Alaska is famous for its wildlife, scenery and charming rural towns. But if you know where to look, the state is also full of under-the-radar cooking classes and culinary gems where you can recreate famous roadhouse pies, prepare fresh-from-the-ocean seafood, or even bake a loaf of ethically sourced bread.
If having a mother-daughter team of Le Cordon Bleu-trained chefs running the Tutka Bay Cooking School isn’t impressive enough, consider the setting: A dry-docked World War II-era troop ship located in an isolated cove, a half-hour boat ride away from the small town of Homer.
That troop ship, the Widgeon II, is your cooking school; and the dishes you’ll create are equally grounded in the chefs’ broad knowledge of world cuisine and the finest seasonal, local ingredients. And if you’re not quite ready to head back to civilization, the family’s remote Tutka Bay Wilderness Lodge is located just a short walk away.
Breathtaking views of 20,310’ Denali (formerly known as Mt. McKinley) and a healthy serving of quirky, small-town charm may be what initially draws visitors to the small community of Talkeetna, Alaska. But it’s the famous pies at the Talkeetna Roadhouse that will inspire you to pull up a chair and stay a while (or at least long enough for another serving).
If you’re already dreading the idea of being without those pies when you leave, there’s a solution. Book your visit to coincide with one of the roadhouse’s pie-making classes, and you’ll learn how to create the same delicious desserts at home. And if that’s not enough roadhouse goodness for you, sign up for mail delivery of their equally famous ginger-molasses cookies.
If your travels take you up the Inside Passage to Skagway, make sure you leave room (both in your itinerary and your stomach) to prepare your own organic four-course meal at Alaskan Garden Gourmet. Class is in session as soon as you harvest the ingredients from the garden, and you’ll create a fresh, Alaska-inspired specialty such as smoked salmon linguine pasta or halibut chowder. And when you leave, you’ll take the recipe along with you as well as a packet of seeds to grow your own ingredients.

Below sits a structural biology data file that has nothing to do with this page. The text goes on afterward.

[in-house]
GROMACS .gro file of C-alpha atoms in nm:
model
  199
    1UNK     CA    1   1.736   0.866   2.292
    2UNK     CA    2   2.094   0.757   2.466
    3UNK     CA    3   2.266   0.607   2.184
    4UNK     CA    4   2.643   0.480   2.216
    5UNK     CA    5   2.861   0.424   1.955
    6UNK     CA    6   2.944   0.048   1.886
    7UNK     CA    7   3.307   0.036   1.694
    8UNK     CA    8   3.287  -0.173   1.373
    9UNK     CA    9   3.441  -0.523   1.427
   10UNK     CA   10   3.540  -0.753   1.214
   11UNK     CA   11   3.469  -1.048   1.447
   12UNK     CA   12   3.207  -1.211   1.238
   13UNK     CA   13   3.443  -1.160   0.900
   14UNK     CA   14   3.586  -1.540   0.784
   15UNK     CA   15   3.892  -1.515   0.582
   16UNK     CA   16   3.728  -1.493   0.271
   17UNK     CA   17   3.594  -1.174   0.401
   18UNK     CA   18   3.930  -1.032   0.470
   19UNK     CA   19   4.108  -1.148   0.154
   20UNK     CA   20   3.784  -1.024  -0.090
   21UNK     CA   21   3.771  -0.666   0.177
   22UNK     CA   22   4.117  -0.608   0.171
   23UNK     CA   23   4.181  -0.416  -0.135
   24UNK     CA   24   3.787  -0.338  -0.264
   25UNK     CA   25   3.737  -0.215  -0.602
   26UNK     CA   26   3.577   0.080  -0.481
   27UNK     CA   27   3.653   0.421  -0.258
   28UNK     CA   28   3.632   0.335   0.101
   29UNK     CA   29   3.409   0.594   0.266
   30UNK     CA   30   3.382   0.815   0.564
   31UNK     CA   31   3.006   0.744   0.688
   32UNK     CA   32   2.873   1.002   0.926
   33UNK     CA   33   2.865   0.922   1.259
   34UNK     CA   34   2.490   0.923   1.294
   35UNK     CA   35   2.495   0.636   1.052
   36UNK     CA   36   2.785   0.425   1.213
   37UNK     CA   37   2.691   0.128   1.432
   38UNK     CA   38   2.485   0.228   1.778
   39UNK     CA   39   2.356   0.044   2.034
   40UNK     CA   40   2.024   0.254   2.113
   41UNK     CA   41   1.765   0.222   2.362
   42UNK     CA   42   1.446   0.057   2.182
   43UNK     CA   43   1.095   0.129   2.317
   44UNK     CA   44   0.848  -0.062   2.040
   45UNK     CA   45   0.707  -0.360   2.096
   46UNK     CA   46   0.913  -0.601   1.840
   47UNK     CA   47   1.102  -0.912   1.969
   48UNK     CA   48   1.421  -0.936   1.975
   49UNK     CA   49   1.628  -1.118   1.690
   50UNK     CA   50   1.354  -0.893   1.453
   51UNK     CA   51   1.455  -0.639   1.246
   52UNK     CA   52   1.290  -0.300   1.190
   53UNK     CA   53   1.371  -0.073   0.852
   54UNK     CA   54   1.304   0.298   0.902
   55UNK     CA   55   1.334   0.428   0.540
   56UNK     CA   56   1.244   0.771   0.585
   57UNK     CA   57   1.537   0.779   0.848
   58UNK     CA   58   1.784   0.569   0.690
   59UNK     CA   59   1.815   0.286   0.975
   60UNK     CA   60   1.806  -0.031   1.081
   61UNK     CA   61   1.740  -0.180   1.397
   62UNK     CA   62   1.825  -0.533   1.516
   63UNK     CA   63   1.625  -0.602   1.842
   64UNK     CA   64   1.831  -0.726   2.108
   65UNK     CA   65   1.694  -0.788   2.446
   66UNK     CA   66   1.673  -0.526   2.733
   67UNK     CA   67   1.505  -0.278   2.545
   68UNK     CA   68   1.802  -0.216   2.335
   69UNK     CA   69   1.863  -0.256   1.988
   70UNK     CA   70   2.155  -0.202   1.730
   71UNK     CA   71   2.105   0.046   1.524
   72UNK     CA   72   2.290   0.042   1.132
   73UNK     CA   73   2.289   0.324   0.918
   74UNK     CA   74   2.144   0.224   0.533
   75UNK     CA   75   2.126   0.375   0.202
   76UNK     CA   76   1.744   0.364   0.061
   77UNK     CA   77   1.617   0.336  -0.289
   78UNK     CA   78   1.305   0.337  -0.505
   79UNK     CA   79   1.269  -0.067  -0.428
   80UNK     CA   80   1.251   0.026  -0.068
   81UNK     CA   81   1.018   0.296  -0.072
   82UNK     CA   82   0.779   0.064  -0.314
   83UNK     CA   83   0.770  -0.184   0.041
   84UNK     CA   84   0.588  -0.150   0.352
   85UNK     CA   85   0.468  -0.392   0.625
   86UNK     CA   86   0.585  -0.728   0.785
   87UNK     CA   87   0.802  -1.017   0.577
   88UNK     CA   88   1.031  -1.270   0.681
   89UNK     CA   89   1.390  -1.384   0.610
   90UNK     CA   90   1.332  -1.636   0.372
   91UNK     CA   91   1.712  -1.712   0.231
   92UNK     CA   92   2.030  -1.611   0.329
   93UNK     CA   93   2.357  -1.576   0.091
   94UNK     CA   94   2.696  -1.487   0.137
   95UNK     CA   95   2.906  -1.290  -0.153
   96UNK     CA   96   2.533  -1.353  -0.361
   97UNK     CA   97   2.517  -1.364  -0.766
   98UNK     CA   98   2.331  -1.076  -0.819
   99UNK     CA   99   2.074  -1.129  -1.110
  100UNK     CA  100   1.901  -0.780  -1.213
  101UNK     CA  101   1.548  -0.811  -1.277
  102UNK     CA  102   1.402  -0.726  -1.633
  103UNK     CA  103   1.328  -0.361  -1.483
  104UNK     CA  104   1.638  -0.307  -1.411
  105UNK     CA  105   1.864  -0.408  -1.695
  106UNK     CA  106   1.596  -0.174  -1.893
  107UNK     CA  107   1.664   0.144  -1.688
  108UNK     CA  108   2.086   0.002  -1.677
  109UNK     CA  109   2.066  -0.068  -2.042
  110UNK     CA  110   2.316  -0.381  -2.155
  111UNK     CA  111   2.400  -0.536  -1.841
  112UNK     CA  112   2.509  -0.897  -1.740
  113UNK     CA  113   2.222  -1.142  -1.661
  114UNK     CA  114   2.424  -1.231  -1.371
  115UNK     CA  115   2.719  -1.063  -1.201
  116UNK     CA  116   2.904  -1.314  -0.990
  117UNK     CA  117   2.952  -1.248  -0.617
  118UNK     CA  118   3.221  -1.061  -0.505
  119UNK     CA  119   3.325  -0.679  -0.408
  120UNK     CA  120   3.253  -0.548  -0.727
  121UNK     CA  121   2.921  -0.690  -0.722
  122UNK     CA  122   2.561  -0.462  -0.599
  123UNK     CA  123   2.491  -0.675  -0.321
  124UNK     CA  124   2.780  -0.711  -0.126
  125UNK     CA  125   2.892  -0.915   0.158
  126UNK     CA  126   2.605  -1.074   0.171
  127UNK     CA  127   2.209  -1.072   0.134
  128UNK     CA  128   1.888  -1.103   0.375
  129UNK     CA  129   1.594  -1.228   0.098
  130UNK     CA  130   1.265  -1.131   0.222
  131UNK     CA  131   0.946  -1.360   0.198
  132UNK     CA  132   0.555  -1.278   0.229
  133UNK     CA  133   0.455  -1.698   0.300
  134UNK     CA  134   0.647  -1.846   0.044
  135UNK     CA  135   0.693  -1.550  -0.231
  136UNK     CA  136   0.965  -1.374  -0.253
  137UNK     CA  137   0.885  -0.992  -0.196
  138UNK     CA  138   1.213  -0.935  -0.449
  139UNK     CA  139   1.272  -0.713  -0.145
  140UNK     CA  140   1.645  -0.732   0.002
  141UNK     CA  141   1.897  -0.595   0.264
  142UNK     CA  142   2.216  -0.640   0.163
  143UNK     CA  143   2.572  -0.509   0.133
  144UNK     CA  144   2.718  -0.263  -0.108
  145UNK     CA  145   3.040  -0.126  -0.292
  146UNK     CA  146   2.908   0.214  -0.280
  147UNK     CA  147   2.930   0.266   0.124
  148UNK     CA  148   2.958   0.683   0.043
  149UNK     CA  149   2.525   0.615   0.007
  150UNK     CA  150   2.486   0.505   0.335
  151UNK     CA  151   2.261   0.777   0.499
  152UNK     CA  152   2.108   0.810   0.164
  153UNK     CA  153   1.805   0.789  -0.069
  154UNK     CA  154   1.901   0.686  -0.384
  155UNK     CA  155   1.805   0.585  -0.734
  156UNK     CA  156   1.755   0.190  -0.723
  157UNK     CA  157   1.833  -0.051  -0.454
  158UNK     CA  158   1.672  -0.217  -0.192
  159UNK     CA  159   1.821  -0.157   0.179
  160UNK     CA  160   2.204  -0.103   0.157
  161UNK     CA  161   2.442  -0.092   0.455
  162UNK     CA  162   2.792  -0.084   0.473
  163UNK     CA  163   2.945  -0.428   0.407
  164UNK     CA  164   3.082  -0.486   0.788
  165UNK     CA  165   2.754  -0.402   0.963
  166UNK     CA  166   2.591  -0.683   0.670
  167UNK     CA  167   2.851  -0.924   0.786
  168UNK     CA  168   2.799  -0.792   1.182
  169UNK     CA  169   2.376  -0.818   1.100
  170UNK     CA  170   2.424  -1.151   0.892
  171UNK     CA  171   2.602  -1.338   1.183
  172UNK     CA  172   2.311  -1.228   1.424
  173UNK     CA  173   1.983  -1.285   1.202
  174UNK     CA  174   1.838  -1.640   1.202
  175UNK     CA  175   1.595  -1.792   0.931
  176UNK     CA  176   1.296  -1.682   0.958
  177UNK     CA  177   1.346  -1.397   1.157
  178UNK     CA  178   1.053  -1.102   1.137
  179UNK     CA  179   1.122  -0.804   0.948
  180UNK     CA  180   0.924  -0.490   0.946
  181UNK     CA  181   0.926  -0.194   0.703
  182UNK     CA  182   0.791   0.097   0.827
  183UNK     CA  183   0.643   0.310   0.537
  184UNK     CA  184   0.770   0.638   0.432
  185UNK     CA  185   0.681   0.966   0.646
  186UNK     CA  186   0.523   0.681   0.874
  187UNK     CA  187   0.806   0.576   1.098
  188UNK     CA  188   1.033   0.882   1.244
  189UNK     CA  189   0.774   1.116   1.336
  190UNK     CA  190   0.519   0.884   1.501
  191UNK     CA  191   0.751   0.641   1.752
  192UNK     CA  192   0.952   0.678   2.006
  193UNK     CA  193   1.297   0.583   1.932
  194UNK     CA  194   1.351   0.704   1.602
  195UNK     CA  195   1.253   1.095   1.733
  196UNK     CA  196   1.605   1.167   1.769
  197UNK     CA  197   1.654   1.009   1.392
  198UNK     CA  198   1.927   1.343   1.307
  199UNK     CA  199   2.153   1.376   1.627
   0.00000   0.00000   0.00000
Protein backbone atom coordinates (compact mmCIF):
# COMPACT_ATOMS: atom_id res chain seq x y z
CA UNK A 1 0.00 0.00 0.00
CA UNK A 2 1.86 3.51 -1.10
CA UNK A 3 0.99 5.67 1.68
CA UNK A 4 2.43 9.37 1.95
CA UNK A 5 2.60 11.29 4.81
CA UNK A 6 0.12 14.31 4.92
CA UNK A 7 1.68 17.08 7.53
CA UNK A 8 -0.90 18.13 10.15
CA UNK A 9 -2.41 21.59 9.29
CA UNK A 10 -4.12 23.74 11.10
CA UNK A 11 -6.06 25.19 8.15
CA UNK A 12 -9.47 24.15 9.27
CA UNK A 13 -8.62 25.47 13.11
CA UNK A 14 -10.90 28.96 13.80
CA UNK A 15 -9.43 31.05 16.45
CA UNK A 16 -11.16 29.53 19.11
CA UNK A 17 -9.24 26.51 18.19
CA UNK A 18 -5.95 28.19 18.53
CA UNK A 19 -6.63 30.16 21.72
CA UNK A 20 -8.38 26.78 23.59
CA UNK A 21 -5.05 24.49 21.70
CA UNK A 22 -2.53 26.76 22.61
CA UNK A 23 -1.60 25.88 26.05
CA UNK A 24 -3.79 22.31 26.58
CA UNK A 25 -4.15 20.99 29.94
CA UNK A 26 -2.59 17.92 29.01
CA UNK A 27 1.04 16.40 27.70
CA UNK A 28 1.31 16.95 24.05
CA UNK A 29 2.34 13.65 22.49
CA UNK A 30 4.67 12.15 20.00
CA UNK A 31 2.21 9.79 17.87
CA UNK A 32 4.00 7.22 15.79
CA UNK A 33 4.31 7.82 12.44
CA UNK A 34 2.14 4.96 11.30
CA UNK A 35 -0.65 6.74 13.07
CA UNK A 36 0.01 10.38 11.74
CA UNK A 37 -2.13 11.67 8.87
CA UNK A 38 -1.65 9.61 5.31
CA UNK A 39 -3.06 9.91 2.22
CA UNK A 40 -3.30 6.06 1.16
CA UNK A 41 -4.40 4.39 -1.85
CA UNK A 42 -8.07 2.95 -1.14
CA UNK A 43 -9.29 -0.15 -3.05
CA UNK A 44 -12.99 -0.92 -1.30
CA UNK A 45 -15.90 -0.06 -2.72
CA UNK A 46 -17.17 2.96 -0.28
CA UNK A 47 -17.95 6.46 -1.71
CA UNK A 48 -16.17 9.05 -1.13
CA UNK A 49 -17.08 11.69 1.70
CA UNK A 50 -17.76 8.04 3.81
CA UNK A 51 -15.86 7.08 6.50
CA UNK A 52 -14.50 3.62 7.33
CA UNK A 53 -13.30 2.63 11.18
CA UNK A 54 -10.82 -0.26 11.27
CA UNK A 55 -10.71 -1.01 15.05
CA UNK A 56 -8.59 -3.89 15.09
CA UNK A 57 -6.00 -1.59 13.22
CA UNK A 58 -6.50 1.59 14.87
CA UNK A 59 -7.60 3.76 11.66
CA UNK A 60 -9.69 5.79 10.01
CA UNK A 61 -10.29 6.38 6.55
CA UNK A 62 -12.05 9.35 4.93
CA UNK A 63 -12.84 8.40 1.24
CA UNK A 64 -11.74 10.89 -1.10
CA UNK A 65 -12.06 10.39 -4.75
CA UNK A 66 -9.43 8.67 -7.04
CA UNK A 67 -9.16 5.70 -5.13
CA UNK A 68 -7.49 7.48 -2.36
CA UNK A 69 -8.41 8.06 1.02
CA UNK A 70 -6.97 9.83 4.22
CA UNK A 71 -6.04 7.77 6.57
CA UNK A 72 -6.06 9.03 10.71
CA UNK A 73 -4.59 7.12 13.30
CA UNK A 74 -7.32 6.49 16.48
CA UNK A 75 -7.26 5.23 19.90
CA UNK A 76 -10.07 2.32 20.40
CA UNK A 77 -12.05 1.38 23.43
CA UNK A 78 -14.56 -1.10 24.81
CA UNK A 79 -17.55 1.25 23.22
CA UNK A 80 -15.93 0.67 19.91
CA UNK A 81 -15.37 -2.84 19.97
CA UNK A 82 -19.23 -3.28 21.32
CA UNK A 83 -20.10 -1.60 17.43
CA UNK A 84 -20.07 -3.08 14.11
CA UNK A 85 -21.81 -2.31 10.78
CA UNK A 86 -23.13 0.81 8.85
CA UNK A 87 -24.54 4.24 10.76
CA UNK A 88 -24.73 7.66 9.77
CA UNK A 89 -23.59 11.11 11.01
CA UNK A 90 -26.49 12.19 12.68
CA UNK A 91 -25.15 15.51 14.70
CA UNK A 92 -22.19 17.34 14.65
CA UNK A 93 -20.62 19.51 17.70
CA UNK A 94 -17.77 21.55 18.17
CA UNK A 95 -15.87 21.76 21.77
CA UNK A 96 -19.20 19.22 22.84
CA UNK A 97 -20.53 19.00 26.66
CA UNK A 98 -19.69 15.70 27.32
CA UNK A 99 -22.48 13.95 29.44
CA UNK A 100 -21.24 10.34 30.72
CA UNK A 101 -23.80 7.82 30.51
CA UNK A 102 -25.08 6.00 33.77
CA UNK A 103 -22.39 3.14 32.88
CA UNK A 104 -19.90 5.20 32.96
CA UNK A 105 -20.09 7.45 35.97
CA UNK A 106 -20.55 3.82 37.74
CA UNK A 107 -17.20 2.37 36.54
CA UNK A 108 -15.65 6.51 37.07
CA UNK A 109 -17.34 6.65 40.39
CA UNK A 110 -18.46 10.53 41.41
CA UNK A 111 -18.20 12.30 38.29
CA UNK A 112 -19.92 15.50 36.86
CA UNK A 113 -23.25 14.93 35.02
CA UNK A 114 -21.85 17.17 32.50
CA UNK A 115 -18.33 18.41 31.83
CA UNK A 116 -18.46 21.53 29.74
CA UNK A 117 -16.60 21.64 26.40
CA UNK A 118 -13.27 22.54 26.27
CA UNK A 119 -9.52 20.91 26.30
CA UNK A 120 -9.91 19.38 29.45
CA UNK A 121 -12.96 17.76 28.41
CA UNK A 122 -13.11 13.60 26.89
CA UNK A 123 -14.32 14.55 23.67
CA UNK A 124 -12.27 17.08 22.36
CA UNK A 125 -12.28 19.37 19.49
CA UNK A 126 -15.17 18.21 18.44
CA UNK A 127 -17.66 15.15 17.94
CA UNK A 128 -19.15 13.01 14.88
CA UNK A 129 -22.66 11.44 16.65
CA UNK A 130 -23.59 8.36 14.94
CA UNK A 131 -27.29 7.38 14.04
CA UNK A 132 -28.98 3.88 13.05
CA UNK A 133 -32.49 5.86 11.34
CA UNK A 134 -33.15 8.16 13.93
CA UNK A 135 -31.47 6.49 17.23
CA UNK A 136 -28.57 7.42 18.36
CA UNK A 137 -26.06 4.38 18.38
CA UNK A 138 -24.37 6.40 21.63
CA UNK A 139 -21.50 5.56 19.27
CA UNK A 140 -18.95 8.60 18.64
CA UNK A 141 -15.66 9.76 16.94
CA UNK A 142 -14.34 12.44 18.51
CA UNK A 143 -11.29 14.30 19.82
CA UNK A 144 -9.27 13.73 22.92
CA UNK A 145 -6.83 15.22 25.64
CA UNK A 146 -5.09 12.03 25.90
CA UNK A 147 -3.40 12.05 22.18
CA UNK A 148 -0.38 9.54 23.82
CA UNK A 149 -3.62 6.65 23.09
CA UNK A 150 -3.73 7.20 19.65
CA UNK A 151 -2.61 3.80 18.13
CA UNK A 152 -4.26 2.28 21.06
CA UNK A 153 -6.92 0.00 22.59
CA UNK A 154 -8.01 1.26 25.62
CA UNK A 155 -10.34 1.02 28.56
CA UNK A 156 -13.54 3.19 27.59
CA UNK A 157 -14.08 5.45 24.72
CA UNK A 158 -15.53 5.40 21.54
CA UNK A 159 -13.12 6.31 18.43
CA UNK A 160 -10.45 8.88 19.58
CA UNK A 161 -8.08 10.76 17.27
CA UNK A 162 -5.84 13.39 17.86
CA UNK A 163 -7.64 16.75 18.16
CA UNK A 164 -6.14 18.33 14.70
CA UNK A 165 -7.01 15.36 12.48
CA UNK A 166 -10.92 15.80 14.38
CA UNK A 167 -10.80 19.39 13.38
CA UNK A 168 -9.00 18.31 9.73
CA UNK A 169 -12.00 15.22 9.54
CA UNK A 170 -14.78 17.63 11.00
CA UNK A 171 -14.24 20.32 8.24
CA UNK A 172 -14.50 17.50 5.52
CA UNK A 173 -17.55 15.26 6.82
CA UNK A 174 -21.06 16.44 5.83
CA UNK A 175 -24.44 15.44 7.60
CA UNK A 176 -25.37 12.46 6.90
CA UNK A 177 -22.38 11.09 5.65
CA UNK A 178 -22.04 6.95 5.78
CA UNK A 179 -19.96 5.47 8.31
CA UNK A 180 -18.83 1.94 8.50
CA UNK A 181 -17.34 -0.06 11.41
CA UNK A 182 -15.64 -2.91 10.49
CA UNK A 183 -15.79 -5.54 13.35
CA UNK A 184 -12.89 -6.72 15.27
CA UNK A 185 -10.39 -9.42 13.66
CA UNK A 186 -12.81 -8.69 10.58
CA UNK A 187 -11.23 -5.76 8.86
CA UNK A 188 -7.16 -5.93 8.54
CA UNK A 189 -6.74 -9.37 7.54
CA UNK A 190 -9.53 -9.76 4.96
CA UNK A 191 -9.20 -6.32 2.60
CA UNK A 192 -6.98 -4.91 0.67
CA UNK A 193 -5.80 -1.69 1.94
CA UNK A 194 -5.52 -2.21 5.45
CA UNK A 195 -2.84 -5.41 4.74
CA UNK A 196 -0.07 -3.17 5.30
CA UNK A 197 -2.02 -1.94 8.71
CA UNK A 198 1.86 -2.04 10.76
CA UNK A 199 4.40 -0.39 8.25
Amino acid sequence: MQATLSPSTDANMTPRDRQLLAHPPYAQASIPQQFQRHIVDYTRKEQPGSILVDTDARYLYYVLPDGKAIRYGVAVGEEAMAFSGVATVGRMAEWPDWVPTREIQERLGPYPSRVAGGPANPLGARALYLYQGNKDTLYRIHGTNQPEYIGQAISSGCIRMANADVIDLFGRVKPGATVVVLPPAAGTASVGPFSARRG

The Fire Island Rustic Bakeshops in Anchorage may not have achieved worldwide renown (yet), but they’re beloved by locals for their range of tasty baked goods made from ethical, sustainable and often local ingredients. They also offer hands-on workshops for bread baking and other useful skills like smoking meats and making stocks and broth. You may not be an Alaskan homesteader, but the bakeshop’s classes are a fun way to connect with the locals and create your own edible souvenirs.
Juneau is a capital city like no other: You can only get there by plane or boat, and the main attractions include a massive glacier, the massive mountains looming over downtown, and opportunities to see humpback whales bubble net feeding en masse. But for the culinary-minded, you can also pay a visit to Chez Alaska and enjoy a delicious lunch of salmon and reindeer, Alaska-style. The meal is cooked in front of you (with one lucky guest playing assistant to the chef), so you can take plenty of notes to recreate the same flavors at home.
Okay, this slice of Alaska probably won’t make it all the way home with you. But if your flight happens to be routed through the small island community of Sitka, you can snag a slice of the best pie in Southeast Alaska without leaving the airport. You will have to leave the plane, though, and quickly duck into the Nugget Restaurant. Savvy travelers know they usually have enough time to grab a “to go” slice and head back through security. And some clever locals deliberately book themselves on the daily “milk run” flight which makes several stops in small communities, including Sitka, just so they can grab a slice of Nugget’s delicious pie.
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